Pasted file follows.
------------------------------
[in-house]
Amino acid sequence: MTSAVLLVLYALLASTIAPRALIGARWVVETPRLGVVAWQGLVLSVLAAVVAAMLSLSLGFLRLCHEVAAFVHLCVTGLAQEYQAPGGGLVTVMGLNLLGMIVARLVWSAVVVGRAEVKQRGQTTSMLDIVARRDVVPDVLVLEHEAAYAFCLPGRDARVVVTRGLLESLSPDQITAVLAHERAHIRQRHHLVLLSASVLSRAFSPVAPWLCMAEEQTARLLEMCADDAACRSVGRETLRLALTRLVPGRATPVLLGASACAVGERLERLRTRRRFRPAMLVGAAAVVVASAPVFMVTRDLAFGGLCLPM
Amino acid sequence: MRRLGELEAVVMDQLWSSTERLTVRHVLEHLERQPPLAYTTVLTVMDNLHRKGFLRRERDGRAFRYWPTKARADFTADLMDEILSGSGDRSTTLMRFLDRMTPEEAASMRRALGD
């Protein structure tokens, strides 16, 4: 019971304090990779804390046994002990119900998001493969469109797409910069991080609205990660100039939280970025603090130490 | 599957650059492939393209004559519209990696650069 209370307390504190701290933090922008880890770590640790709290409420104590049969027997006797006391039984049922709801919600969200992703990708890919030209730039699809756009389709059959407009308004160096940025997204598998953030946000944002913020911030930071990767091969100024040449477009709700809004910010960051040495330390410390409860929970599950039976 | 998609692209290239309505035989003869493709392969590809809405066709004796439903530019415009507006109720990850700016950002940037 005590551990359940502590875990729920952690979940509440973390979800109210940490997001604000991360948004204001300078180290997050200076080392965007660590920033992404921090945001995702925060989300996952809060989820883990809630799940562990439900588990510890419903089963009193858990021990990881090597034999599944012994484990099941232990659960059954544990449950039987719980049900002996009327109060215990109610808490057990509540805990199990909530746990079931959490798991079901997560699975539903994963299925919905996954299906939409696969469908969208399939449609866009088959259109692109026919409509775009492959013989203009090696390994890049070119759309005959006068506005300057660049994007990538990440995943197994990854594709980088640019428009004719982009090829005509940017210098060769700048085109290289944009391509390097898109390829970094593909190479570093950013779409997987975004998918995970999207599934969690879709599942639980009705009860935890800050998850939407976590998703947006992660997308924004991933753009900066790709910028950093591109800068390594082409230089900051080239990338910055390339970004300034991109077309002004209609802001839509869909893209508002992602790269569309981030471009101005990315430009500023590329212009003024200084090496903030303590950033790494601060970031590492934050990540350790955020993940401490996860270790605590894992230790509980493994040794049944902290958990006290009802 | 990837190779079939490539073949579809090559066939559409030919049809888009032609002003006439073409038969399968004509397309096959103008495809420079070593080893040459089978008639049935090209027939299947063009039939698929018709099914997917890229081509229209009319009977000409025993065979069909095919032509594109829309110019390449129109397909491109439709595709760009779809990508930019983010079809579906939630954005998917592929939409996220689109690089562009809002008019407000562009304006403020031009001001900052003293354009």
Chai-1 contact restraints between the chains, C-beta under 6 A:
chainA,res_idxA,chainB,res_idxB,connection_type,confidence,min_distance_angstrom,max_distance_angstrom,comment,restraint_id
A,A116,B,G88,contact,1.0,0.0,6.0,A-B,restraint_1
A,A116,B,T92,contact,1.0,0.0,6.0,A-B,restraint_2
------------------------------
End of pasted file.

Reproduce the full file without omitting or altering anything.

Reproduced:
[in-house]
Amino acid sequence: MTSAVLLVLYALLASTIAPRALIGARWVVETPRLGVVAWQGLVLSVLAAVVAAMLSLSLGFLRLCHEVAAFVHLCVTGLAQEYQAPGGGLVTVMGLNLLGMIVARLVWSAVVVGRAEVKQRGQTTSMLDIVARRDVVPDVLVLEHEAAYAFCLPGRDARVVVTRGLLESLSPDQITAVLAHERAHIRQRHHLVLLSASVLSRAFSPVAPWLCMAEEQTARLLEMCADDAACRSVGRETLRLALTRLVPGRATPVLLGASACAVGERLERLRTRRRFRPAMLVGAAAVVVASAPVFMVTRDLAFGGLCLPM
Amino acid sequence: MRRLGELEAVVMDQLWSSTERLTVRHVLEHLERQPPLAYTTVLTVMDNLHRKGFLRRERDGRAFRYWPTKARADFTADLMDEILSGSGDRSTTLMRFLDRMTPEEAASMRRALGD
């Protein structure tokens, strides 16, 4: 019971304090990779804390046994002990119900998001493969469109797409910069991080609205990660100039939280970025603090130490 | 599957650059492939393209004559519209990696650069 209370307390504190701290933090922008880890770590640790709290409420104590049969027997006797006391039984049922709801919600969200992703990708890919030209730039699809756009389709059959407009308004160096940025997204598998953030946000944002913020911030930071990767091969100024040449477009709700809004910010960051040495330390410390409860929970599950039976 | 998609692209290239309505035989003869493709392969590809809405066709004796439903530019415009507006109720990850700016950002940037 005590551990359940502590875990729920952690979940509440973390979800109210940490997001604000991360948004204001300078180290997050200076080392965007660590920033992404921090945001995702925060989300996952809060989820883990809630799940562990439900588990510890419903089963009193858990021990990881090597034999599944012994484990099941232990659960059954544990449950039987719980049900002996009327109060215990109610808490057990509540805990199990909530746990079931959490798991079901997560699975539903994963299925919905996954299906939409696969469908969208399939449609866009088959259109692109026919409509775009492959013989203009090696390994890049070119759309005959006068506005300057660049994007990538990440995943197994990854594709980088640019428009004719982009090829005509940017210098060769700048085109290289944009391509390097898109390829970094593909190479570093950013779409997987975004998918995970999207599934969690879709599942639980009705009860935890800050998850939407976590998703947006992660997308924004991933753009900066790709910028950093591109800068390594082409230089900051080239990338910055390339970004300034991109077309002004209609802001839509869909893209508002992602790269569309981030471009101005990315430009500023590329212009003024200084090496903030303590950033790494601060970031590492934050990540350790955020993940401490996860270790605590894992230790509980493994040794049944902290958990006290009802 | 990837190779079939490539073949579809090559066939559409030919049809888009032609002003006439073409038969399968004509397309096959103008495809420079070593080893040459089978008639049935090209027939299947063009039939698929018709099914997917890229081509229209009319009977000409025993065979069909095919032509594109829309110019390449129109397909491109439709595709760009779809990508930019983010079809579906939630954005998917592929939409996220689109690089562009809002008019407000562009304006403020031009001001900052003293354009």
Chai-1 contact restraints between the chains, C-beta under 6 A:
chainA,res_idxA,chainB,res_idxB,connection_type,confidence,min_distance_angstrom,max_distance_angstrom,comment,restraint_id
A,A116,B,G88,contact,1.0,0.0,6.0,A-B,restraint_1
A,A116,B,T92,contact,1.0,0.0,6.0,A-B,restraint_2